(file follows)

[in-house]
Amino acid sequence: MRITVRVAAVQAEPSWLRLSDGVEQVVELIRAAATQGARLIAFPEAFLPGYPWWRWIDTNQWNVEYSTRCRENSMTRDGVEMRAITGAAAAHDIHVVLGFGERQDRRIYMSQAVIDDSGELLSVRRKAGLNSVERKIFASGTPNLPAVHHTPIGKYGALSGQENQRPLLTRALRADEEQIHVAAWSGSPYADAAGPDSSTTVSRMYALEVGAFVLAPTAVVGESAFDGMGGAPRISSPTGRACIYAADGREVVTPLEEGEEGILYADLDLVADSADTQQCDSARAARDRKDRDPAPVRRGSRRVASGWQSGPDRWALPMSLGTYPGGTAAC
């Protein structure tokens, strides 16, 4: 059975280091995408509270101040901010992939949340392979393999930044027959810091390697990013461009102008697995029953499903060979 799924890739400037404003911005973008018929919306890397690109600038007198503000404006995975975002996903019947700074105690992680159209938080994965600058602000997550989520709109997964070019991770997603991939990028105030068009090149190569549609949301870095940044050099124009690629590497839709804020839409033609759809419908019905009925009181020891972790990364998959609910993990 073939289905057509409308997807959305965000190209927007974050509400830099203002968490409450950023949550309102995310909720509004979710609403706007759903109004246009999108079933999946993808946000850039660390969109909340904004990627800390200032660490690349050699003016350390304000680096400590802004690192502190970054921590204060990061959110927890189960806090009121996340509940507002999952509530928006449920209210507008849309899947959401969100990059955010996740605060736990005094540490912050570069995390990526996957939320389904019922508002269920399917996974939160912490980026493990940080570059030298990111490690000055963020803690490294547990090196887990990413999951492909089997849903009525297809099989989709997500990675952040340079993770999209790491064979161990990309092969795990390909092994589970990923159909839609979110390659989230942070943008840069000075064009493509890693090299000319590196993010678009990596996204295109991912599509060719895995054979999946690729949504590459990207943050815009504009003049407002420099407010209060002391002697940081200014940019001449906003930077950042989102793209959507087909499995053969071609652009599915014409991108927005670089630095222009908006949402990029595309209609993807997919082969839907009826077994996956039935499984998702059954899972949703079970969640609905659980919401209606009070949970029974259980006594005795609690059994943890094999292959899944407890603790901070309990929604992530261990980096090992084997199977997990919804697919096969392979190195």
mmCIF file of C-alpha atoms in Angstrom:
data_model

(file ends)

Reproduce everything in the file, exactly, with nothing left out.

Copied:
[in-house]
Amino acid sequence: MRITVRVAAVQAEPSWLRLSDGVEQVVELIRAAATQGARLIAFPEAFLPGYPWWRWIDTNQWNVEYSTRCRENSMTRDGVEMRAITGAAAAHDIHVVLGFGERQDRRIYMSQAVIDDSGELLSVRRKAGLNSVERKIFASGTPNLPAVHHTPIGKYGALSGQENQRPLLTRALRADEEQIHVAAWSGSPYADAAGPDSSTTVSRMYALEVGAFVLAPTAVVGESAFDGMGGAPRISSPTGRACIYAADGREVVTPLEEGEEGILYADLDLVADSADTQQCDSARAARDRKDRDPAPVRRGSRRVASGWQSGPDRWALPMSLGTYPGGTAAC
């Protein structure tokens, strides 16, 4: 059975280091995408509270101040901010992939949340392979393999930044027959810091390697990013461009102008697995029953499903060979 799924890739400037404003911005973008018929919306890397690109600038007198503000404006995975975002996903019947700074105690992680159209938080994965600058602000997550989520709109997964070019991770997603991939990028105030068009090149190569549609949301870095940044050099124009690629590497839709804020839409033609759809419908019905009925009181020891972790990364998959609910993990 073939289905057509409308997807959305965000190209927007974050509400830099203002968490409450950023949550309102995310909720509004979710609403706007759903109004246009999108079933999946993808946000850039660390969109909340904004990627800390200032660490690349050699003016350390304000680096400590802004690192502190970054921590204060990061959110927890189960806090009121996340509940507002999952509530928006449920209210507008849309899947959401969100990059955010996740605060736990005094540490912050570069995390990526996957939320389904019922508002269920399917996974939160912490980026493990940080570059030298990111490690000055963020803690490294547990090196887990990413999951492909089997849903009525297809099989989709997500990675952040340079993770999209790491064979161990990309092969795990390909092994589970990923159909839609979110390659989230942070943008840069000075064009493509890693090299000319590196993010678009990596996204295109991912599509060719895995054979999946690729949504590459990207943050815009504009003049407002420099407010209060002391002697940081200014940019001449906003930077950042989102793209959507087909499995053969071609652009599915014409991108927005670089630095222009908006949402990029595309209609993807997919082969839907009826077994996956039935499984998702059954899972949703079970969640609905659980919401209606009070949970029974259980006594005795609690059994943890094999292959899944407890603790901070309990929604992530261990980096090992084997199977997990919804697919096969392979190195």
mmCIF file of C-alpha atoms in Angstrom:
data_model